Polling stations across the Czech Republic opened on Friday in the country's first-ever direct presidential election winding down two decades in power for ardent eurosceptic President Vaclav Klaus.
Former prime ministers Milos Zeman and Jan Fischer were tipped by pollsters as the odds-on favourites, but Czech media wrote Friday aristocratic Foreign Minister Karel Schwarzenberg might capitalise on a last-ditch offensive.
Polls opened at 1300 GMT and they are due to close at 2100 GMT, then reopen at 0700 GMT before voting ends at 1300 GMT on Saturday.
As none of the nine contenders is likely to clinch a first-round victory in voting which lasts until Saturday afternoon, a run-off is expected for January 25-26.
The other contenders include fully-tattoed drama teacher and visual artist Vladimir Franz and three women -- eurosceptic former European Parliament member Jana Bobosikova, current EMP Zuzana Roithova and charity-minded Tatana Fischerova.
The remaining two candidates, both senators, were nominated by dominant Czech political parties -- Premysl Sobotka by the right-wing ruling Civic Democrats and Jiri Dienstbier by the leftist powerhouse Social Democrats.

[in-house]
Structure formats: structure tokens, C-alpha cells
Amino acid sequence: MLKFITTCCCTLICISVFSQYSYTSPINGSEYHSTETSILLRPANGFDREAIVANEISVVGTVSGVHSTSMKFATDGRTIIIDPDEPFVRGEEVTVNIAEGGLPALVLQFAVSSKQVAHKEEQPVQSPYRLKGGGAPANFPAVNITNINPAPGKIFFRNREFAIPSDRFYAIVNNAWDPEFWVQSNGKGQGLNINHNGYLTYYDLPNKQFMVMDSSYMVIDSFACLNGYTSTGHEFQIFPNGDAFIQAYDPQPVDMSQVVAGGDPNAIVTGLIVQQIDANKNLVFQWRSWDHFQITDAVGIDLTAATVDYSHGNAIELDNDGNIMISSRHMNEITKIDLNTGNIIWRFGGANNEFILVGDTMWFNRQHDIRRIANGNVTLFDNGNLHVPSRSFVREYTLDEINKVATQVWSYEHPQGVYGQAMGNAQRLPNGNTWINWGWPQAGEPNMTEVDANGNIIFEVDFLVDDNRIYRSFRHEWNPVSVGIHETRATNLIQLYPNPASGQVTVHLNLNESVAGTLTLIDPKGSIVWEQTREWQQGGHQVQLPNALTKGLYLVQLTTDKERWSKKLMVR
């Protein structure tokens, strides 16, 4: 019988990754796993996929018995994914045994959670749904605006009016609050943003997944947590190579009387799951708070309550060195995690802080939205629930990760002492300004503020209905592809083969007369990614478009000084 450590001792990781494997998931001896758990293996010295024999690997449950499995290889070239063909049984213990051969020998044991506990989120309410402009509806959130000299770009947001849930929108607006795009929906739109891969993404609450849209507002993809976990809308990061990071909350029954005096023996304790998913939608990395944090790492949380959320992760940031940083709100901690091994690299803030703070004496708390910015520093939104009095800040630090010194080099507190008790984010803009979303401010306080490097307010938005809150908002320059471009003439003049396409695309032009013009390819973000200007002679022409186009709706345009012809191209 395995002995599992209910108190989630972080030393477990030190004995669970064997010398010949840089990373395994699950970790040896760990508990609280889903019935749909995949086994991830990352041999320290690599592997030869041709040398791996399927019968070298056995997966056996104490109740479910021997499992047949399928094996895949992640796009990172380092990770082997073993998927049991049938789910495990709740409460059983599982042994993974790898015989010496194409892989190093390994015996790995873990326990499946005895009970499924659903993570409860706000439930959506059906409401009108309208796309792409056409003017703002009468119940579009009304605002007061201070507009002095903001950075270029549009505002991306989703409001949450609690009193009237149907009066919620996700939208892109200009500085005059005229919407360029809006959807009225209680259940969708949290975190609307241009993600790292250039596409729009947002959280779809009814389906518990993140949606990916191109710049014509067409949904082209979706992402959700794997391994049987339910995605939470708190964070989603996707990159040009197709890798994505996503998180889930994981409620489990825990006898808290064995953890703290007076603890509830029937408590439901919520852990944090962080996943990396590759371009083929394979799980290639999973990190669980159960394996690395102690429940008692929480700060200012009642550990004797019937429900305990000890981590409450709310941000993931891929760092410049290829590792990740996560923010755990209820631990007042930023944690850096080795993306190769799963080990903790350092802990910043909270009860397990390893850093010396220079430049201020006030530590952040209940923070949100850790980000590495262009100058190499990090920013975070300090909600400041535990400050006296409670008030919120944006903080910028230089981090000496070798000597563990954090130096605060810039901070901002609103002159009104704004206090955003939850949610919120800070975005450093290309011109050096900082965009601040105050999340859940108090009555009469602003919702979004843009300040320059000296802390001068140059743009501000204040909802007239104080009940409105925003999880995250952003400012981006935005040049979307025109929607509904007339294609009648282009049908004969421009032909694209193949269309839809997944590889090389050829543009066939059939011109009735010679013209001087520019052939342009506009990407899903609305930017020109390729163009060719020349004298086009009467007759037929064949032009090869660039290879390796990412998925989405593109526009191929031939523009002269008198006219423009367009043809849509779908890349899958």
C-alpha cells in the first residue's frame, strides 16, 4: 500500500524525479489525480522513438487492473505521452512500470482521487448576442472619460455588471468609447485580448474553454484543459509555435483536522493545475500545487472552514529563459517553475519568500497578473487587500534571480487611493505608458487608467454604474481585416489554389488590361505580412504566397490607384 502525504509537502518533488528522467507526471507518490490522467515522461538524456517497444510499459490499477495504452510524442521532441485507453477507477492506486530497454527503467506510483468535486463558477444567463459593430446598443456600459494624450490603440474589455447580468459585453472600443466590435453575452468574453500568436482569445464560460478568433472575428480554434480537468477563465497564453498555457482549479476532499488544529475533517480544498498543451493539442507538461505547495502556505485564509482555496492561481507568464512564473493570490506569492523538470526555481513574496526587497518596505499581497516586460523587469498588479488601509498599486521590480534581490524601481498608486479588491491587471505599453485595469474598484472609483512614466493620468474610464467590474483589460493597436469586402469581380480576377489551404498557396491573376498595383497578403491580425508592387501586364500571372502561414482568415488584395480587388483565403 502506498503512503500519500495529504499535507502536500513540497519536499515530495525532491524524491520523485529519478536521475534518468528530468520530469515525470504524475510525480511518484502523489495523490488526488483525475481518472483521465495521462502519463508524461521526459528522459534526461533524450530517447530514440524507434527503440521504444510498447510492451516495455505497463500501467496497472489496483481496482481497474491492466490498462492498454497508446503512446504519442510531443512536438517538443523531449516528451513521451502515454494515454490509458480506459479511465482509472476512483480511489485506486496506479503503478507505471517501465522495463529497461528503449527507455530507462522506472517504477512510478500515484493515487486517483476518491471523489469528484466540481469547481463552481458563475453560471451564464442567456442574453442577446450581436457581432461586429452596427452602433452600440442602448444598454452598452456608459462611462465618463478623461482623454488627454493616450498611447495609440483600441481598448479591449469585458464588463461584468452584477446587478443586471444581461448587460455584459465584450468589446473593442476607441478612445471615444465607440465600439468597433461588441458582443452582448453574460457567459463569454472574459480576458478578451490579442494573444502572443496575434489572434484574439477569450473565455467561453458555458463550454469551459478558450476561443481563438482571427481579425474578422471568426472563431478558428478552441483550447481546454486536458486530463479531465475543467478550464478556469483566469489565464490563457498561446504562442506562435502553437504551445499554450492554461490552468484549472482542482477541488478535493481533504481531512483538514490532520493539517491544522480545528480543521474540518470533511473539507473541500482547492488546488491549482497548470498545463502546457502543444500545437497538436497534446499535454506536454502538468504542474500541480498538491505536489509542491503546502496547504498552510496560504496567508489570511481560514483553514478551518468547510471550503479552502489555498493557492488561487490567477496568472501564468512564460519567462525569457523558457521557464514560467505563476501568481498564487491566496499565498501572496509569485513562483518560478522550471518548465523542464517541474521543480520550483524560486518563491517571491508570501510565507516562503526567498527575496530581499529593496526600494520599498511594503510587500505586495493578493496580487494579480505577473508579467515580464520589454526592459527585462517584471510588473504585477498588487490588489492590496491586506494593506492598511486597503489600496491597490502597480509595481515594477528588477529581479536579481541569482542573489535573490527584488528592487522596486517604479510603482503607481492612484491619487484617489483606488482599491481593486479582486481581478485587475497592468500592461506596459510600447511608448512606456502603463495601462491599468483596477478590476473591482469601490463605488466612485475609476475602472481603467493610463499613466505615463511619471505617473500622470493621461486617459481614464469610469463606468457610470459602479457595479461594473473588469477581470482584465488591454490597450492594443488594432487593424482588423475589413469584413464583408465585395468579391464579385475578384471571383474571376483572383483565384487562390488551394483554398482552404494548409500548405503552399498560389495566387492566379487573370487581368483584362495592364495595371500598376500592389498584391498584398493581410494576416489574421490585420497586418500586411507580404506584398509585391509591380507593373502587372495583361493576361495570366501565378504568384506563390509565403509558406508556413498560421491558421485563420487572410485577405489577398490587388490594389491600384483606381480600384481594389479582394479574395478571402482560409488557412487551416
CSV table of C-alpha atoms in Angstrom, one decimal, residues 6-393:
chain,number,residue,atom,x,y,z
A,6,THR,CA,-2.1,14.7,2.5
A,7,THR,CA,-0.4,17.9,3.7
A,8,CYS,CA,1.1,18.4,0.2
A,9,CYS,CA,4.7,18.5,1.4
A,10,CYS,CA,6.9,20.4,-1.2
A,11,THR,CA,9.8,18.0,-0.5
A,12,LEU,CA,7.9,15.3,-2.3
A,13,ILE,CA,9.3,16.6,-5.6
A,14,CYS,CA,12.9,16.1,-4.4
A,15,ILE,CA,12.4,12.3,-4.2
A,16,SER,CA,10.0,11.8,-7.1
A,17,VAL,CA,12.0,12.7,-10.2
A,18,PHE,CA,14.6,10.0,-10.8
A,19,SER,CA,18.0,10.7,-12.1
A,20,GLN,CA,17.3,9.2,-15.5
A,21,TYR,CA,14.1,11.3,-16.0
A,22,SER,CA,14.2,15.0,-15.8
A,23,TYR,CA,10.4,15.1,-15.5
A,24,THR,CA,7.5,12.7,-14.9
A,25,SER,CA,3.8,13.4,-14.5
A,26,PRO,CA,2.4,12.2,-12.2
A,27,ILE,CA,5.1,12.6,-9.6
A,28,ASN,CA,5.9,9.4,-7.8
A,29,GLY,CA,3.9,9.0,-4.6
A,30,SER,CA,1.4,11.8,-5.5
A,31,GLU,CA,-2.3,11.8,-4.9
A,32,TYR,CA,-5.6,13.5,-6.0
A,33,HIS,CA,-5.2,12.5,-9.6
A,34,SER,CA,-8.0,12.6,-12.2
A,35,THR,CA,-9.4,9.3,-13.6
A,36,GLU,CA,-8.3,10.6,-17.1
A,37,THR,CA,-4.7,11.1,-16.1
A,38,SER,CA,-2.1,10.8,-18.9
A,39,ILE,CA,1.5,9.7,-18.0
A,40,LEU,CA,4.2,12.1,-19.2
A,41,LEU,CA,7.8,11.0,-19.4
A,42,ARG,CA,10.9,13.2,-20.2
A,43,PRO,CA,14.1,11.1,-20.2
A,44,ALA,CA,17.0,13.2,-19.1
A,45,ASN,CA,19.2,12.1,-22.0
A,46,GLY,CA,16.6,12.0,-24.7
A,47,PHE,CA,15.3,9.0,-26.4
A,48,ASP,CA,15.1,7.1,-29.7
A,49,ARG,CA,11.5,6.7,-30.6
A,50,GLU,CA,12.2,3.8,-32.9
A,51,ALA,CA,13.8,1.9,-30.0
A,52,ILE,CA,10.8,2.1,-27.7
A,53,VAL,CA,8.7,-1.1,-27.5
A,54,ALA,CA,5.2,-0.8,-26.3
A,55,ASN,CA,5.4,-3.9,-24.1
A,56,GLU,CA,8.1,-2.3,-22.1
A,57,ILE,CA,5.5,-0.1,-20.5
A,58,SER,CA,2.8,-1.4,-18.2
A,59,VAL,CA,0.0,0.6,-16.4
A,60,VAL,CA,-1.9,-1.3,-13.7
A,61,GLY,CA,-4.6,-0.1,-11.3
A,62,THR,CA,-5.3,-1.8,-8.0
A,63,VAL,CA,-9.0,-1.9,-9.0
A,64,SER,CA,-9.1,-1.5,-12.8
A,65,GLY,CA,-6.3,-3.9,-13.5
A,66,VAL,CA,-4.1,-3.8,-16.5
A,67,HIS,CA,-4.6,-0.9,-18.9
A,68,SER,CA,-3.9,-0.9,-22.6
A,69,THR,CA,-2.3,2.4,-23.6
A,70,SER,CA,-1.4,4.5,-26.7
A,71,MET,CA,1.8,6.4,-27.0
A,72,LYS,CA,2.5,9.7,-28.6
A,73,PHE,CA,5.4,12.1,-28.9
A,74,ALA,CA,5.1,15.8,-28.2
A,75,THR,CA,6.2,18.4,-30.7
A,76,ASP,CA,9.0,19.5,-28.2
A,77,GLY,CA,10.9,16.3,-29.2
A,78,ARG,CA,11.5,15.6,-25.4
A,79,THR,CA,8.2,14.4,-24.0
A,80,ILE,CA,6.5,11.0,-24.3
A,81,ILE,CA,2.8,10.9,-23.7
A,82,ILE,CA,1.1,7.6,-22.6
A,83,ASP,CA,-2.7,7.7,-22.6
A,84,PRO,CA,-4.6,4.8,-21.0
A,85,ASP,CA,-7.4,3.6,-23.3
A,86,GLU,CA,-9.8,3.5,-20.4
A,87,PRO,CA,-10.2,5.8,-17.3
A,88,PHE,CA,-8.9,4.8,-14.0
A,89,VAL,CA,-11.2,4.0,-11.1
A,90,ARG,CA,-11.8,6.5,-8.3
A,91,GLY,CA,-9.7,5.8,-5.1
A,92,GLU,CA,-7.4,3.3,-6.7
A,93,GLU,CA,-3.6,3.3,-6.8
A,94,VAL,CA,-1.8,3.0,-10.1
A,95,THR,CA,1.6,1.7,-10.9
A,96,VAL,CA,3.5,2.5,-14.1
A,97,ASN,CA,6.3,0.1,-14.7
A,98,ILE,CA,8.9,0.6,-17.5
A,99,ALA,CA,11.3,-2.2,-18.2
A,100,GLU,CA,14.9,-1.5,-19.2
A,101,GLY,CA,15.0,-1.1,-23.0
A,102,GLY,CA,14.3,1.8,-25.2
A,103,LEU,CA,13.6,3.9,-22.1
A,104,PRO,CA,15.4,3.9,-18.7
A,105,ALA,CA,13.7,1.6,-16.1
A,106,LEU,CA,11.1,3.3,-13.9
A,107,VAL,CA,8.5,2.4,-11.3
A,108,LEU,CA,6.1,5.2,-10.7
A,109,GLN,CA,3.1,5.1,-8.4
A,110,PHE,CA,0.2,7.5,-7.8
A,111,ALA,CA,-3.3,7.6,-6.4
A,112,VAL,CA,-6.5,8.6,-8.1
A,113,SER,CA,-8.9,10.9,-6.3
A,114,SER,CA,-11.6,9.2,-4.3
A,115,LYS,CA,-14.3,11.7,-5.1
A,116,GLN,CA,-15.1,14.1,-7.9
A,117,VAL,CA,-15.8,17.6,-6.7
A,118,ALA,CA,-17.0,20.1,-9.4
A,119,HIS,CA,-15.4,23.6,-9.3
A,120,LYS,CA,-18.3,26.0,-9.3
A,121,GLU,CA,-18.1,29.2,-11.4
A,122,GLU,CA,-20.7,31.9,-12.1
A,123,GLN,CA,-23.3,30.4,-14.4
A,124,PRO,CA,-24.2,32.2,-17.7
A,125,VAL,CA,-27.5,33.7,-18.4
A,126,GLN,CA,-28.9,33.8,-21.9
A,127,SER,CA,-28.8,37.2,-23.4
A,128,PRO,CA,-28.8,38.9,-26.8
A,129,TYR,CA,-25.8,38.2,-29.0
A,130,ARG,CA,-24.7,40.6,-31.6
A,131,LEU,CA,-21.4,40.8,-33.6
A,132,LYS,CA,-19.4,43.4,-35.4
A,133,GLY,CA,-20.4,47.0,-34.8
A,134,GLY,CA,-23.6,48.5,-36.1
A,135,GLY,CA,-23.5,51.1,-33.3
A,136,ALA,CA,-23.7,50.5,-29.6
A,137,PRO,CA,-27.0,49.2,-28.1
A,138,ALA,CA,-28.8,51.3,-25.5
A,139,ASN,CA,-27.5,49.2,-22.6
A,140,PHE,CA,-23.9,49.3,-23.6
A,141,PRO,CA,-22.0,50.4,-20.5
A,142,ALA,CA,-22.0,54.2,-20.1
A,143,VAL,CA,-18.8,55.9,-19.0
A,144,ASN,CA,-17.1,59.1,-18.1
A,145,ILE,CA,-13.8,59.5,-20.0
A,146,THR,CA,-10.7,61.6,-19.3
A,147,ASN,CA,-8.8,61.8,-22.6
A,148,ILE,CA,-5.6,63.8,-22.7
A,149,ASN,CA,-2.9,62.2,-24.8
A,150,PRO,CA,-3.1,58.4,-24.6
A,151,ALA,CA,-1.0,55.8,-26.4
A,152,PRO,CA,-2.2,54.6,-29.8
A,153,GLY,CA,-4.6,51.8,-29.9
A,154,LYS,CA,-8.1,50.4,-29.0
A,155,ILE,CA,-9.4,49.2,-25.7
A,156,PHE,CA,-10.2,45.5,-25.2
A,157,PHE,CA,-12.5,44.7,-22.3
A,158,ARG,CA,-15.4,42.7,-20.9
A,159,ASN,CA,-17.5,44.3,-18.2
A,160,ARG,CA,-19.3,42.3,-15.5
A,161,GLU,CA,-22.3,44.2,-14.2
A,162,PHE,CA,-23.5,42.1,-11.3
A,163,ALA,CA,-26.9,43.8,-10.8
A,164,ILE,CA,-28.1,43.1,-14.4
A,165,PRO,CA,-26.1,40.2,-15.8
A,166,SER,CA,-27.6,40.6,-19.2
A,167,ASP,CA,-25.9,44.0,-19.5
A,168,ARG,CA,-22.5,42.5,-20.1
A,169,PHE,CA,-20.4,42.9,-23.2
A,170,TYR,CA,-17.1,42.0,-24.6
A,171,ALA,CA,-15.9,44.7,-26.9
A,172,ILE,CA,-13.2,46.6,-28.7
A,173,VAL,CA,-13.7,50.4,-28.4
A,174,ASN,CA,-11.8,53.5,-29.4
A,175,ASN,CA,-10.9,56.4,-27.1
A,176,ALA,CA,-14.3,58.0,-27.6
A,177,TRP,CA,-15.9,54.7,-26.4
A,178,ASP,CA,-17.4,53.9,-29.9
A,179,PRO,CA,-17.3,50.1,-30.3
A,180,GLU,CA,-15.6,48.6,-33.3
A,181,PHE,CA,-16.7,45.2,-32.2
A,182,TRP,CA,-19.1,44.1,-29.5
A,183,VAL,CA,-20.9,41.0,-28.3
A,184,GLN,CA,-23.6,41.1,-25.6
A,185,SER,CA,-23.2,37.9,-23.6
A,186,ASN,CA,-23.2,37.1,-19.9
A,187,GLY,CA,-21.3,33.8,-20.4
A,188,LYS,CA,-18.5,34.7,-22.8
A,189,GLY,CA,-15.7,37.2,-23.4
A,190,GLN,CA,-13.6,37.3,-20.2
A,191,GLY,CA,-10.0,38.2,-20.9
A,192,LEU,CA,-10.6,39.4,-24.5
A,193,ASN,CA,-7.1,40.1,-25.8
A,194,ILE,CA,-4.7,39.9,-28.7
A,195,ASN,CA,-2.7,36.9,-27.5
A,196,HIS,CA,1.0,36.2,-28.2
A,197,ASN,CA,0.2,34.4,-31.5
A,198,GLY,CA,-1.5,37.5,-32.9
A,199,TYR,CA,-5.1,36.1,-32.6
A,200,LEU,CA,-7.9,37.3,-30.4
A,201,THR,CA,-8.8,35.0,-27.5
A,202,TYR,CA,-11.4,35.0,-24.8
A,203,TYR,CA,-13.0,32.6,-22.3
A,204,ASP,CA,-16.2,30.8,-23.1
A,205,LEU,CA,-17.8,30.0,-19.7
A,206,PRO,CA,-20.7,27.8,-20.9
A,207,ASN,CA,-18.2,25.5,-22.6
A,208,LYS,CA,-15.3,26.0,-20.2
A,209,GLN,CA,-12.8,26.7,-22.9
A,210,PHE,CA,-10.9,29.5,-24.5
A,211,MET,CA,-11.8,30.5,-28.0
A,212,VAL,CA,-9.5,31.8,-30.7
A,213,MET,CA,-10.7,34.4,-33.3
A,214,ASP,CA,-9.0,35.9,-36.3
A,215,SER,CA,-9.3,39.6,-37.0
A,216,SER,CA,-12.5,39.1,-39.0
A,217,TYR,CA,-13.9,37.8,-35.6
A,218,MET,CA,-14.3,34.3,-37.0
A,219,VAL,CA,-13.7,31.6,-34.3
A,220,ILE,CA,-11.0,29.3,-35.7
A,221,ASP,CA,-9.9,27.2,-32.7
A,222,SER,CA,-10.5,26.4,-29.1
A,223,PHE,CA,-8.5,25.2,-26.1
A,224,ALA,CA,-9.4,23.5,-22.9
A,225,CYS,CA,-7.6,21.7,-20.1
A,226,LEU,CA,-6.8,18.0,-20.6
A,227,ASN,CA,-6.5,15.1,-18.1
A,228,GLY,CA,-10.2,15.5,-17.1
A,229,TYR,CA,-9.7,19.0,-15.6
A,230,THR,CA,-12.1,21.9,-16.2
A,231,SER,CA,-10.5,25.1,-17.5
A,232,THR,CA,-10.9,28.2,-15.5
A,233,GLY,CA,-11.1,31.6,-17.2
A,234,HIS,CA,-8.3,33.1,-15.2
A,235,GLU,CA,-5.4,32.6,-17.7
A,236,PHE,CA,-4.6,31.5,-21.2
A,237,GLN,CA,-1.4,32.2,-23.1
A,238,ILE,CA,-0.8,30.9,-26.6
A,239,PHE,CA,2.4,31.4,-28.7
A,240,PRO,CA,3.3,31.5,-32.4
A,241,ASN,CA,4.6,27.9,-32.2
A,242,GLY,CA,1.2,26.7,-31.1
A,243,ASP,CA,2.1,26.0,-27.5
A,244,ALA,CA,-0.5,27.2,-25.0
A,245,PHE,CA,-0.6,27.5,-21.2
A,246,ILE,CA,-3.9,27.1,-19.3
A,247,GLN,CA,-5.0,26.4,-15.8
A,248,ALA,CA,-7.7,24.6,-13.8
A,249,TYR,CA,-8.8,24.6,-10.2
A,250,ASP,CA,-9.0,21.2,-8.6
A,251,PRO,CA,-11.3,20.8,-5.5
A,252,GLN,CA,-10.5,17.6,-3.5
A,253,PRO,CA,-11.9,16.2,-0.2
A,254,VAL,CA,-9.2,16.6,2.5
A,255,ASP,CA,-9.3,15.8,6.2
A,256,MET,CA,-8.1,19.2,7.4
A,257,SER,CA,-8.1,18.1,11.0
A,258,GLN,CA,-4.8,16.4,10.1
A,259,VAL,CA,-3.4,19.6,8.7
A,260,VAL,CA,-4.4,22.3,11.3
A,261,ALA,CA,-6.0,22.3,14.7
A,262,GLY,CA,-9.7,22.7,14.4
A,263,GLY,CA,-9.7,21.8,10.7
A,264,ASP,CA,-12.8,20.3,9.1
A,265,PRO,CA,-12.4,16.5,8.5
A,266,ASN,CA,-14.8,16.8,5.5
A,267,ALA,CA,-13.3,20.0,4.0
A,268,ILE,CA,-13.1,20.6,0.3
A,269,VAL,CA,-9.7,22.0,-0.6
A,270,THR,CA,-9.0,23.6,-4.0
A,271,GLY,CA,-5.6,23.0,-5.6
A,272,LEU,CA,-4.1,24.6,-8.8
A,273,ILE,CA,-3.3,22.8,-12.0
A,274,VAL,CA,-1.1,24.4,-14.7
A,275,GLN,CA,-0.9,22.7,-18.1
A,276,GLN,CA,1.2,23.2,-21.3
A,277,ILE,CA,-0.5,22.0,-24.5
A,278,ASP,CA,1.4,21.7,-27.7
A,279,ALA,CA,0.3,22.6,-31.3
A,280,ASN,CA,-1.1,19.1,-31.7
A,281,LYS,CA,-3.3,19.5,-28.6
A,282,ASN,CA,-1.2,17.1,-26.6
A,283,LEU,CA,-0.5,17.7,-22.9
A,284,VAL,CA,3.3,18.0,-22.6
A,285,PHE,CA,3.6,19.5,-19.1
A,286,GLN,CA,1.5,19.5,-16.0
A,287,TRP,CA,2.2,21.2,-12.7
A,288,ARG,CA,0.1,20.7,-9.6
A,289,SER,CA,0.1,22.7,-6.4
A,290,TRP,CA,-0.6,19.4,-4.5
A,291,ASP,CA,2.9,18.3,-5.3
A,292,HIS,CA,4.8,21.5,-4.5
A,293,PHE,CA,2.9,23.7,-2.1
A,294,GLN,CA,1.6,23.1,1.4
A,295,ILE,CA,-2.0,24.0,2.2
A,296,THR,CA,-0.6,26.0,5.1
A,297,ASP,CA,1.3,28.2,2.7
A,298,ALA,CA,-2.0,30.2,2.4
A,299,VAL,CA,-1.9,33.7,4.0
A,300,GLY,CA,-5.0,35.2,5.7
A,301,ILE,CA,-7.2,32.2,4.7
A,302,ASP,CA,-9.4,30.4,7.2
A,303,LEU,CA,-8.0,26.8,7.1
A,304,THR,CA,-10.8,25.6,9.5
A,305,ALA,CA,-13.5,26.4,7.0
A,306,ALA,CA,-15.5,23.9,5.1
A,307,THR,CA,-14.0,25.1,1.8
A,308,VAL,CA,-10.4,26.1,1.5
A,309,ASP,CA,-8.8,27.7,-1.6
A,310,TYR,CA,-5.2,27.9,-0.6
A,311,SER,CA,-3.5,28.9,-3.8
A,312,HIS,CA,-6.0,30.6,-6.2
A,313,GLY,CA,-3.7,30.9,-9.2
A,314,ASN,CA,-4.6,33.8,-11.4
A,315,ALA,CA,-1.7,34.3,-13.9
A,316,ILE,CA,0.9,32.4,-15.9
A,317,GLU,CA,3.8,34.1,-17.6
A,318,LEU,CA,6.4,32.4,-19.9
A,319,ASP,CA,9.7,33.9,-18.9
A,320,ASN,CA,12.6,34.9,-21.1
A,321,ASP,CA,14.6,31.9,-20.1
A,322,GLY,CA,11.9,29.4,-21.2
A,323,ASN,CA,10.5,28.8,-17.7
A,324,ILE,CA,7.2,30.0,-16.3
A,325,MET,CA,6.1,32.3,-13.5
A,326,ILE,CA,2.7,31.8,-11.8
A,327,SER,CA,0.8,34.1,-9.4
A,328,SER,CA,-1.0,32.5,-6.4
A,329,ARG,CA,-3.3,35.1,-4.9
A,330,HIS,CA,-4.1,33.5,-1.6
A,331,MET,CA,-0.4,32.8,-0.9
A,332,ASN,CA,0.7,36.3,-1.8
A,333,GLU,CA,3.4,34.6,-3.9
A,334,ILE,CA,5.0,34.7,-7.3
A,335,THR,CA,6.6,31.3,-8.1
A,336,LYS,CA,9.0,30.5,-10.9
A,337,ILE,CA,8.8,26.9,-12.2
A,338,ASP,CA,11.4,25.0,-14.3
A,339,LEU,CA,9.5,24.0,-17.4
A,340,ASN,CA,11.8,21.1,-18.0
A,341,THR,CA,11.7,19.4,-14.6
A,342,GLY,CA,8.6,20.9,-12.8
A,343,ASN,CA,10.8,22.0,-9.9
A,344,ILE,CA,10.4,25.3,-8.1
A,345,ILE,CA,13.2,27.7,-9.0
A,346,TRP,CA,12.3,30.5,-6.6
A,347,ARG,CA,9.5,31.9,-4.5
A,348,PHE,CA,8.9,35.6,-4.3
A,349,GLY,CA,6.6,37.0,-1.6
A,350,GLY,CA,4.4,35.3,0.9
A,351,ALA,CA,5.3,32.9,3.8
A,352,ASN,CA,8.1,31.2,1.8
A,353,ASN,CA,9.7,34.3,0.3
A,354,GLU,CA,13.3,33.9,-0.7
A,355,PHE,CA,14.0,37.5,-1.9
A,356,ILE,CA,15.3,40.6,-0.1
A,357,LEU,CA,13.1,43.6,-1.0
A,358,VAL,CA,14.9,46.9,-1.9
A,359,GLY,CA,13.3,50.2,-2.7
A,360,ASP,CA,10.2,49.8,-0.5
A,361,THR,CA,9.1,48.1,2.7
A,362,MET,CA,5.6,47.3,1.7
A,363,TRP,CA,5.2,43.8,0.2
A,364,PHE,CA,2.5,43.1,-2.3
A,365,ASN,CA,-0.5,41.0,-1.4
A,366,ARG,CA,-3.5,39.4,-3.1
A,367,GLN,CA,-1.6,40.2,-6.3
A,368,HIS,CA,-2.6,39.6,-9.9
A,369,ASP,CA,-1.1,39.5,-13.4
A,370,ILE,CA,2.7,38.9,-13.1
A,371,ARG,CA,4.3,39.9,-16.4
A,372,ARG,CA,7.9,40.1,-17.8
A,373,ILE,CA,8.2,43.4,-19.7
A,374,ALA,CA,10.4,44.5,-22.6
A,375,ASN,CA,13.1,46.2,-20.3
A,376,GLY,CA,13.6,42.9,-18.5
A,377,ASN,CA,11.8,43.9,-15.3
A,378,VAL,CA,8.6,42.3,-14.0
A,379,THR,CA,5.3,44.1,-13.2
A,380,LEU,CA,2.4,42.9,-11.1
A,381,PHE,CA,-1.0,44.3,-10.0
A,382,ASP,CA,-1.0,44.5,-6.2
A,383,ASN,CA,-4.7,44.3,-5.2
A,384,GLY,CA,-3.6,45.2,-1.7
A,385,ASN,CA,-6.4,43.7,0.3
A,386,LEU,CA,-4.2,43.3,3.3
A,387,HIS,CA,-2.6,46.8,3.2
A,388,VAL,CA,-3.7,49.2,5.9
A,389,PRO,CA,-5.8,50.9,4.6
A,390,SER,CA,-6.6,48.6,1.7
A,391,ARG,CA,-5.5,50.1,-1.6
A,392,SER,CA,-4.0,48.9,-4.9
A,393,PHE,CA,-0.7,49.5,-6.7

The new president of the recession-hit country of 10.5 million people is likely to take a more pro-European stance than Klaus, whose second and last five-year term expires on March 7.
Zeman, Fischer and Schwarzenberg have vowed to pursue a friendly policy towards the 27-nation bloc which the Czech Republic joined in 2004.
The powers of the Czech head of state are mostly focused on the nomination or dismissal of the government, generals and judges. They also include a legislative veto and the selection of central bank officials responsible for interest rates.
The country, whose politicians have often been the target of corruption allegations, has been locked in recession for a year, with its central bank predicting moderate economic growth of 0.2 percent in 2013.